The Art Nouveau period was significant, too, for the emphatic use of the ensemblier, who saw to it that all the design aspects of a room, from its furniture and its floor-coverings and wall-coverings to its curtains and its fireplace accessories, were coordinated.
Across the spectrum of activity that was Art Nouveau, nature was the single most unifying factor. Wherever it surfaced in Art Nouveau it signified modernity. From the late Enlightenment onwards, major thinkers, culminating with the work of Charles Darwin, changed the very nature of nature. Darwin provided the scientific framework which allowed for the full development of the theory of evolution. By 1890, the work of evolutionists all over Europe led to a new vision of nature that came to act powerfully on the cultural sphere, and not least upon the decorative arts.
The architect and designer Hector Guimard -- the paragon of Parisian Art Nouveau -- featured in his pieces of furniture wavy, quasi-organic designs in high relief that appeared to give the wood an elastic, almost breathing quality. Interestingly, Guimard based his design repertoire on the lower parts of trees and flowers -- in other words, on the stems, branches and roots rather than the blossoms and leaves.
At the same time that Guimard's whiplash curves were captivating Paris, a design school of great significance was creating perhaps the most exuberant, joyful and nature-ridden Art Nouveau furniture of all. This was the École de Nancy, in the province of Lorraine, which was spearheaded by its founder Émile Gallé, a furniture and glass designer of great repute, and Louis Majorelle, a cabinetmaker by trade.
The Ecole de Nancy, which Gallé founded in 1901, was a decorative arts center profoundly influenced by the Symbolist movement in art and literature and it took much of its inspiration from nature. Most of the basic designs of his furniture echoed traditional Louis XV forms, but the decoration, whether carved or inlaid, was unabashedly and extravagantly organic in style. Despite the traditional shapes and carcasses, Gallé's furniture was dominated by its decoration.
The furniture of Louis Majorelle, on the other hand, although richly ornamented lacks the symbolic elements a unified organic design of Gallé's works, while making much richer use of gilt bronze and wrought iron for its mounts. Majorelle became head of the cabinetmaking workshop owned by his father, which had produced reproduction 18th-century furniture. Around 1890, under the influence of Gallé, Majorelle changed the backward-looking tendency of the family firm and instead strongly embraced the new, nature-inspired style.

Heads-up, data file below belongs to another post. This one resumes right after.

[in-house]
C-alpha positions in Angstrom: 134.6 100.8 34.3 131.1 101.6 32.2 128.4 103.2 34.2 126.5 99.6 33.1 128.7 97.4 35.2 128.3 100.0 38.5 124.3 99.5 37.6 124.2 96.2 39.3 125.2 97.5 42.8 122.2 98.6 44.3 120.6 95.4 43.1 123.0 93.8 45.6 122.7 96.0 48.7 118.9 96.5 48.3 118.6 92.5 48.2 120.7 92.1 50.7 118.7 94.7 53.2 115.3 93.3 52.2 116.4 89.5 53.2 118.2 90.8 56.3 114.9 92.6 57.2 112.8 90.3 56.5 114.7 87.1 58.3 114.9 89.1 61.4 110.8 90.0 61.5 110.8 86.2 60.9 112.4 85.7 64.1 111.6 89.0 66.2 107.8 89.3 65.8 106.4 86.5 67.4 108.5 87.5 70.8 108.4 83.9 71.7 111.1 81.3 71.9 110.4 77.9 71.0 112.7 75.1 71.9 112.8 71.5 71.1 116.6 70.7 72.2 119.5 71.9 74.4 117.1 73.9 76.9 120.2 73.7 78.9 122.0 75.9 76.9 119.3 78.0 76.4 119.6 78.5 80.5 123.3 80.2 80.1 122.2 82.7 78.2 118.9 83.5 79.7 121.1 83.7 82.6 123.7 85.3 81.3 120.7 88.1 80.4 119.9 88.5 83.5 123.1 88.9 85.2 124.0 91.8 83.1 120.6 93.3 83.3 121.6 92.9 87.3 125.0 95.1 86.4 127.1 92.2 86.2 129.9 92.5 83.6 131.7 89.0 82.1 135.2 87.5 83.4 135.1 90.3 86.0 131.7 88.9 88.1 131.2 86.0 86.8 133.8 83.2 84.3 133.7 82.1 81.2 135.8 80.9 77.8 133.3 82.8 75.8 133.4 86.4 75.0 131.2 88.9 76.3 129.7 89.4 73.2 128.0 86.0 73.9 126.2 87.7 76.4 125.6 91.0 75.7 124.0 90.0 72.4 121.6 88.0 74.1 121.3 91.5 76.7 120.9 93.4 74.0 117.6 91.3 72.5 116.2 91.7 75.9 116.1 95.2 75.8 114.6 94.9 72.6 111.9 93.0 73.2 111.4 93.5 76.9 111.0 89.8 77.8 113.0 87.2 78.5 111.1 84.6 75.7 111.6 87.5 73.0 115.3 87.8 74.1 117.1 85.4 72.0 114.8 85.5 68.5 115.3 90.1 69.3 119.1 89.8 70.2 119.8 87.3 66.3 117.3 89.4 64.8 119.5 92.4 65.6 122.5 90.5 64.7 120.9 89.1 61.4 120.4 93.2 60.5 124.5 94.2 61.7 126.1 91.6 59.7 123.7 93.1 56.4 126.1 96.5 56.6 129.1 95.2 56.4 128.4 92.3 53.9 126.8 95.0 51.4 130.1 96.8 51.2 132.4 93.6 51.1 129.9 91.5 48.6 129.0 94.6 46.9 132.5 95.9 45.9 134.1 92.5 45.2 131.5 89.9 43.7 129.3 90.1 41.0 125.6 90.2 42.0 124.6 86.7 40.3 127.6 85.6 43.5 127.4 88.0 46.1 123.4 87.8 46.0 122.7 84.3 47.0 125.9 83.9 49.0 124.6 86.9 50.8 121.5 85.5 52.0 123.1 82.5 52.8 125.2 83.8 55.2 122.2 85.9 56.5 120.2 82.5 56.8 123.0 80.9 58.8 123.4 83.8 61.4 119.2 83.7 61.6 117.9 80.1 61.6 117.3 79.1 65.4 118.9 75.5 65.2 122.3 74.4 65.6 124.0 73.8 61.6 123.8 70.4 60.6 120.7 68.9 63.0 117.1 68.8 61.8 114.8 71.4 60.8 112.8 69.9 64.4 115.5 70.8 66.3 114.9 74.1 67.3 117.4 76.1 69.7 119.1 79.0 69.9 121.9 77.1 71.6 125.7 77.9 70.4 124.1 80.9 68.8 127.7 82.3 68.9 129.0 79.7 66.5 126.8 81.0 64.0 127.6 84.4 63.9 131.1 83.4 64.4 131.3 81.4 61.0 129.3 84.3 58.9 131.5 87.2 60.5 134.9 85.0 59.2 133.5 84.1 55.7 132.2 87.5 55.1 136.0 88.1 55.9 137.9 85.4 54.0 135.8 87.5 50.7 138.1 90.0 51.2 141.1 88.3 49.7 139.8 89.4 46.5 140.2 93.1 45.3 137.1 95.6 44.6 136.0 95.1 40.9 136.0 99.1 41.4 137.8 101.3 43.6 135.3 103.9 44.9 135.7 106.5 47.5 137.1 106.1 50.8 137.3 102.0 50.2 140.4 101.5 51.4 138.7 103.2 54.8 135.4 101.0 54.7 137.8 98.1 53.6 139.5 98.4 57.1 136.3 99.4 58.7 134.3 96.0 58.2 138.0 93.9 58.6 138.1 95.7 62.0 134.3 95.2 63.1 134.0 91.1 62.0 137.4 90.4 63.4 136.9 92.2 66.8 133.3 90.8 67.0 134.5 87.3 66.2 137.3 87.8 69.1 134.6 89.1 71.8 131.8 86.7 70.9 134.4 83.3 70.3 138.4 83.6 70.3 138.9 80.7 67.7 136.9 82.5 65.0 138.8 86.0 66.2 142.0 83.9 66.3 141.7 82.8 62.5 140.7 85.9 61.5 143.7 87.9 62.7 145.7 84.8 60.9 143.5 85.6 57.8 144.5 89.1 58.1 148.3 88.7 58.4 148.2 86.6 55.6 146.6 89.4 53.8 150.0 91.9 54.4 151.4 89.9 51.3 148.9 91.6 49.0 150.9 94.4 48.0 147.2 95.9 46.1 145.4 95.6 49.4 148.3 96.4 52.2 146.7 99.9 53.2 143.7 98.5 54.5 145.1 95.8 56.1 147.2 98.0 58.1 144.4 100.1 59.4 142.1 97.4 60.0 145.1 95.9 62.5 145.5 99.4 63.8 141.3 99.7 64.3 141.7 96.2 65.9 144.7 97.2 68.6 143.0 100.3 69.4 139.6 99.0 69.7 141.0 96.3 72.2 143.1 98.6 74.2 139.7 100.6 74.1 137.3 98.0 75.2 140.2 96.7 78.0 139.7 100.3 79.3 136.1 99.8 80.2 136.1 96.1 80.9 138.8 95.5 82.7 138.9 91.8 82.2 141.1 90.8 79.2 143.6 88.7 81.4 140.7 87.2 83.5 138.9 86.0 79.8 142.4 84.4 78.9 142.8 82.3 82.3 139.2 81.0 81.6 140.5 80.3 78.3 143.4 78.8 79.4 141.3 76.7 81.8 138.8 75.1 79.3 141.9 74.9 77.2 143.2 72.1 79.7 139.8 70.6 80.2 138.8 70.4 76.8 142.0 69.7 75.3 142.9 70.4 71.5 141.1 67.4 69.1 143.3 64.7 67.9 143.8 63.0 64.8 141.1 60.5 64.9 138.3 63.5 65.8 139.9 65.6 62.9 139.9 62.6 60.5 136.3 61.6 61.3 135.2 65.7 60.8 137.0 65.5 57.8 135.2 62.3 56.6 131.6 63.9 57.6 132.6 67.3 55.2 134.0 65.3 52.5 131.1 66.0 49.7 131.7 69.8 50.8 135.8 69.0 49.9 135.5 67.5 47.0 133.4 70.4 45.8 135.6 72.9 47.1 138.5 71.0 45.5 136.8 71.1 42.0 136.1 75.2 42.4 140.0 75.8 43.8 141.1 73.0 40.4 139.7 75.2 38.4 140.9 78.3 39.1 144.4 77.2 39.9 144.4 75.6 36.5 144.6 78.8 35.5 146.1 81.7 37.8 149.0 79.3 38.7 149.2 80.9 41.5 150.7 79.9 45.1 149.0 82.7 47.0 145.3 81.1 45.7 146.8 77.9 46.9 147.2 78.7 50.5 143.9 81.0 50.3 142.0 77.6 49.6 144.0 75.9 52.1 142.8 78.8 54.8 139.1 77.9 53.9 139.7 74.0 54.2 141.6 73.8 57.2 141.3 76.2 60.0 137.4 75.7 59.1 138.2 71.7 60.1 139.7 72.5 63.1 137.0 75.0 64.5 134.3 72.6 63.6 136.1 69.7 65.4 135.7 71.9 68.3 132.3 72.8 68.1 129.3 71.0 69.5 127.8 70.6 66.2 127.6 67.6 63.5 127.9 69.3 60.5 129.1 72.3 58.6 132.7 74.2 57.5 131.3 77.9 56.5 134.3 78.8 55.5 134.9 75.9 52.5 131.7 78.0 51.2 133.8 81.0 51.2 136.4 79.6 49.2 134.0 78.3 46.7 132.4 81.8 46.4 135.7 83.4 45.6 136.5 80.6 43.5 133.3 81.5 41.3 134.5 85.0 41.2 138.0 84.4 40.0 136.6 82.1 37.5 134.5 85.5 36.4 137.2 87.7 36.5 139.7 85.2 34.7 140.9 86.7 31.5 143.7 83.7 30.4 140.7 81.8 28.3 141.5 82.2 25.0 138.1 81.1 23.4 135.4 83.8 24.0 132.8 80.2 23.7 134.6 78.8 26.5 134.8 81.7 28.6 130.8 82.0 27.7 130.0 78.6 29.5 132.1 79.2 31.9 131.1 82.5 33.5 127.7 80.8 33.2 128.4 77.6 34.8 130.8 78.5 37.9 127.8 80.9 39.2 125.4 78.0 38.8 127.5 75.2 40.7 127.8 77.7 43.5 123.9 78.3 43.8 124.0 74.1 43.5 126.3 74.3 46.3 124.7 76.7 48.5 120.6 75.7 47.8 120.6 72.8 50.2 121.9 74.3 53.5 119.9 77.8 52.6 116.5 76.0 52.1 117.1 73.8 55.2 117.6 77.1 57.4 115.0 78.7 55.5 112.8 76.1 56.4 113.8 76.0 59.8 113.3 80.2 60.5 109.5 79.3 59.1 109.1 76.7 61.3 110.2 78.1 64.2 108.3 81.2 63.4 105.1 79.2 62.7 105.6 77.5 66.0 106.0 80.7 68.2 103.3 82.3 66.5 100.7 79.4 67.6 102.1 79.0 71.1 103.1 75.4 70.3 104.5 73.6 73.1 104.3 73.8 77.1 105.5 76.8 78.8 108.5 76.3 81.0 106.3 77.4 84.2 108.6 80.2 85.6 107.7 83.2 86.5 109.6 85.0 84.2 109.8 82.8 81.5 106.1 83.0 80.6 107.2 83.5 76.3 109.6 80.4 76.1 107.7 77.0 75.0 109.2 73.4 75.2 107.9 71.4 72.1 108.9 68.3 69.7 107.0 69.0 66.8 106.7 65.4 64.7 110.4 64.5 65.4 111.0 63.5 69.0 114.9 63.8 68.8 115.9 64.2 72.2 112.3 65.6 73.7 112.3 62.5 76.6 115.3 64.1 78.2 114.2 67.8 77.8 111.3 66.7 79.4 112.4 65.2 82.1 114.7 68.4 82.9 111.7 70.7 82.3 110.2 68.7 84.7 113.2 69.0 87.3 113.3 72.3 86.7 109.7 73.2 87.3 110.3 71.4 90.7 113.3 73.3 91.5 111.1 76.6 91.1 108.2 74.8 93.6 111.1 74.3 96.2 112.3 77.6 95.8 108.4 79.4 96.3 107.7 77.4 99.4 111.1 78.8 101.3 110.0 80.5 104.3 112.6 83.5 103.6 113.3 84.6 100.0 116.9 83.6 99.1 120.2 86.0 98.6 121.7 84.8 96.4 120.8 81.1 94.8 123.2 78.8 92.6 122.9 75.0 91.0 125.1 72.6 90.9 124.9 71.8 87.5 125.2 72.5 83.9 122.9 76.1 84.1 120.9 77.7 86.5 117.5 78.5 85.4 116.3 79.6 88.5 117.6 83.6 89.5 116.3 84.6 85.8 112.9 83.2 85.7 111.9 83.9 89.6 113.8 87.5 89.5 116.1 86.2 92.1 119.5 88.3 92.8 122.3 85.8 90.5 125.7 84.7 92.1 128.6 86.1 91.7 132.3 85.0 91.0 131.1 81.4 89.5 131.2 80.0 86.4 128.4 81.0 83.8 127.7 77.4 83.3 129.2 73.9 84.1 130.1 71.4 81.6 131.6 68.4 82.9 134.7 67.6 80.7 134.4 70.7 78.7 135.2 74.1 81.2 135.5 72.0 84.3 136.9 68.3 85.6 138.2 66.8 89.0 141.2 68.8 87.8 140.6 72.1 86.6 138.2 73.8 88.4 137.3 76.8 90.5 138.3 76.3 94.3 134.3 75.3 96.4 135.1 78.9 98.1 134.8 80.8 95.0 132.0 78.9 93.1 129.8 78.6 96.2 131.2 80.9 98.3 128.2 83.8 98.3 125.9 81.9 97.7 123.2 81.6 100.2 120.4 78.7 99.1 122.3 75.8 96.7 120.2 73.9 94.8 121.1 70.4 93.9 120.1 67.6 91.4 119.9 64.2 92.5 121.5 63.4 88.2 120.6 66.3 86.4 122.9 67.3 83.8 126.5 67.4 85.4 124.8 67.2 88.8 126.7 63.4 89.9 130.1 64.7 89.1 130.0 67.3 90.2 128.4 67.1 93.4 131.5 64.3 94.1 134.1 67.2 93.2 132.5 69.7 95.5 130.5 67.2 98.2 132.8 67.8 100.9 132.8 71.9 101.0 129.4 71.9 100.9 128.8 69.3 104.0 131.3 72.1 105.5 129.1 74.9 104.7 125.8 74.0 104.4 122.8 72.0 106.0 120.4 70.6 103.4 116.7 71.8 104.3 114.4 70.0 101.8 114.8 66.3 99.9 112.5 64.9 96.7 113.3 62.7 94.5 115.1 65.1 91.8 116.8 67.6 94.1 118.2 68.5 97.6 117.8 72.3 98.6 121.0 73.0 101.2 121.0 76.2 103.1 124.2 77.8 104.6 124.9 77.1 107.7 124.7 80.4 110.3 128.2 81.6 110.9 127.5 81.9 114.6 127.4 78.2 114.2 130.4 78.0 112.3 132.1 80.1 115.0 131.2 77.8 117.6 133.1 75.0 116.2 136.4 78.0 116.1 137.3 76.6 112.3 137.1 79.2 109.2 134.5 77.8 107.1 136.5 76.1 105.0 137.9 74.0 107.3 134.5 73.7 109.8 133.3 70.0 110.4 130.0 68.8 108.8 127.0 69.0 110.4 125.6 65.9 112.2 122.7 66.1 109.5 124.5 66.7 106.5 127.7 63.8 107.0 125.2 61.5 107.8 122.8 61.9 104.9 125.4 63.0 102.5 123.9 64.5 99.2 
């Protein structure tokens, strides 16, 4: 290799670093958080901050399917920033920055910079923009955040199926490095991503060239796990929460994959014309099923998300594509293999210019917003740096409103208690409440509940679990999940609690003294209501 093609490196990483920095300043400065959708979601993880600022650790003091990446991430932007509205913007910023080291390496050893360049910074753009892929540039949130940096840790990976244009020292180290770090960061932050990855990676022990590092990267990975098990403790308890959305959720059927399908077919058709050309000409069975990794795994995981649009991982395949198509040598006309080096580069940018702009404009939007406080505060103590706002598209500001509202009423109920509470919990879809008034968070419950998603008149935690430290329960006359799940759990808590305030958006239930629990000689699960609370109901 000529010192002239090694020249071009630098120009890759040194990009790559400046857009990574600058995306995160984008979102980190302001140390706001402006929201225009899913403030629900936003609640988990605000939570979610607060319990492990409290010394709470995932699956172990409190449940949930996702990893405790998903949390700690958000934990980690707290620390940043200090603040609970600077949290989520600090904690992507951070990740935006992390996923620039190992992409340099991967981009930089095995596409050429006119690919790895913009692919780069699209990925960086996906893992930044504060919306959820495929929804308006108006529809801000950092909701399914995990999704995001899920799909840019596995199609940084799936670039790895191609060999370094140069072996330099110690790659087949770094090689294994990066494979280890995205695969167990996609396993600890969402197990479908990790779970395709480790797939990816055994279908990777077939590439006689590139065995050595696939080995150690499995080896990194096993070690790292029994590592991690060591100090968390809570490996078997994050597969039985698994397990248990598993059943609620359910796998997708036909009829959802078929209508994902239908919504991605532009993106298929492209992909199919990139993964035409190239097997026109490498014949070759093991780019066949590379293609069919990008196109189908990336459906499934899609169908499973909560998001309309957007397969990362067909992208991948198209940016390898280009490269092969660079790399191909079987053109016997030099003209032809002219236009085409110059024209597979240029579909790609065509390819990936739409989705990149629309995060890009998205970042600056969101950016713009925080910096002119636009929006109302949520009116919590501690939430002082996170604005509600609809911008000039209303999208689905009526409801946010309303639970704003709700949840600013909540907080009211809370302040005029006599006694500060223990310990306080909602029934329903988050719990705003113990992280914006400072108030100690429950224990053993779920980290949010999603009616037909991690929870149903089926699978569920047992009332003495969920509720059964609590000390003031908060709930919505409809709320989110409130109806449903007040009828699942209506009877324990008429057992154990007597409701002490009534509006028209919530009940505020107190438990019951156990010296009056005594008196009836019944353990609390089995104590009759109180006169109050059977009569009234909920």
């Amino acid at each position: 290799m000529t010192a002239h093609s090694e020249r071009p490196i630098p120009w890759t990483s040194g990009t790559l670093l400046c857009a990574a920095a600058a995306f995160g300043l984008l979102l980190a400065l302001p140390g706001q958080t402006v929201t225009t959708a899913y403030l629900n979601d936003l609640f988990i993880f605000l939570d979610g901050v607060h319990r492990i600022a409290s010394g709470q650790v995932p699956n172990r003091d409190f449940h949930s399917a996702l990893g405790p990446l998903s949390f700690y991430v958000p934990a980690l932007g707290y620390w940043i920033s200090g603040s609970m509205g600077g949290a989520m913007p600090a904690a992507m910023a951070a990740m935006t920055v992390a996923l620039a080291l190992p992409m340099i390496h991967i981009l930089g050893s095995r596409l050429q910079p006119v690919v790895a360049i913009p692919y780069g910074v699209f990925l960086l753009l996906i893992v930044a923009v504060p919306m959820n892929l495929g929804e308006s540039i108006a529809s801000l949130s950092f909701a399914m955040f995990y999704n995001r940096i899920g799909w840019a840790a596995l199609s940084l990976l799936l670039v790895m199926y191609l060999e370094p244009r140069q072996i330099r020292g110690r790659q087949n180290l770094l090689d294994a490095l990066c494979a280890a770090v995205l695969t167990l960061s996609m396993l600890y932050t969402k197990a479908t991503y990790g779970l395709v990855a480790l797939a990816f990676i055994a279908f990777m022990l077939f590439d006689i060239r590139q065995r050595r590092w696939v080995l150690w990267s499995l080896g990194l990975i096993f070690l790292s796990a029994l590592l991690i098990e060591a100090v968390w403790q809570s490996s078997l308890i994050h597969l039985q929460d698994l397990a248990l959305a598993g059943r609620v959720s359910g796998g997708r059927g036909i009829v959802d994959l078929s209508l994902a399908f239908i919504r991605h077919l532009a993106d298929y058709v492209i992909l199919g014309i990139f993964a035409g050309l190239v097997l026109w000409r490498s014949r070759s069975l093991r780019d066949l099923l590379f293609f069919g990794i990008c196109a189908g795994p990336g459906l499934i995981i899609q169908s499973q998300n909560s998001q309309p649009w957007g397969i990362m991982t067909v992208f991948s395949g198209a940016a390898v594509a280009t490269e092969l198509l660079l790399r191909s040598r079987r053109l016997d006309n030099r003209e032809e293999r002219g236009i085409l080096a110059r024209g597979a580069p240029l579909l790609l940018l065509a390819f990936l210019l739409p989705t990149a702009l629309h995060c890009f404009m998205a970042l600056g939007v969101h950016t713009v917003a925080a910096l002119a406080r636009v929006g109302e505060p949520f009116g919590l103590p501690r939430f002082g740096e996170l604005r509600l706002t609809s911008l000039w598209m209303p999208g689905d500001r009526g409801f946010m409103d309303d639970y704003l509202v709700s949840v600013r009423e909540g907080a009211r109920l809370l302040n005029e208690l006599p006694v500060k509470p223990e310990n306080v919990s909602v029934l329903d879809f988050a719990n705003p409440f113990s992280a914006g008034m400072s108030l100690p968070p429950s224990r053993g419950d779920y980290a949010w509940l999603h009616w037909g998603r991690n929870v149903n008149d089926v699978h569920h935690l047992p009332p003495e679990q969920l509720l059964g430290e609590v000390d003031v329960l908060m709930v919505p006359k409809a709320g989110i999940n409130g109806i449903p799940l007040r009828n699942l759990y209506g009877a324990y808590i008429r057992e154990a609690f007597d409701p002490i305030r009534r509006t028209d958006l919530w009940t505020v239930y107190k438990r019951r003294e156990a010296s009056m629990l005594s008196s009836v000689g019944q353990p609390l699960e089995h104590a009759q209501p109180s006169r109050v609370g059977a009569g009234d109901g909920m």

He emphasized massive, sculptural mounts, while both domestic and exotic woods, carefully chosen to harmonize with the types of furniture of which they formed a part were expertly inlaid, veneered or carved. The water lily design is perhaps his best-known motif for mounts, with the orchid a close second.
The forms of Majorelle's furniture were, unlike those of Gallé, somewhat fluid and abstract, regular but also almost sculptural. The furniture's lines are gently curving, the gilt-bronze mounts strongly organic and emphatic. Although Majorelle's furniture generally featured less marquetry and inlaid panels than those of Gallé, some pieces are jigsaw puzzle-like tours de force of wood veneers and marquetry -- sometimes carving as well.
Art Nouveau was the first self-conscious attempt to create a modernist style premised on decoration: it was also the last. Art Nouveau was not a stable phenomenon, but was constantly in intellectual and esthetic flux. The style had been attacked from its inception by the forces of esthetic and social conservatism, and it had survived these without undue damage.
But intellectually and ideologically, the forces that largely destroyed Art Nouveau were in fact invented from within the parameters of the style itself. Internal polarizations became a prelude to exodus, so that by the end of the first decade of the new century the style had effectively torn itself apart, the two halves drifting to the left and right. From then, the decline of the style was so marked that it barely made it to the First World War.
WENDELL GARRETT is senior vice president of American decorative arts at Sotheby's.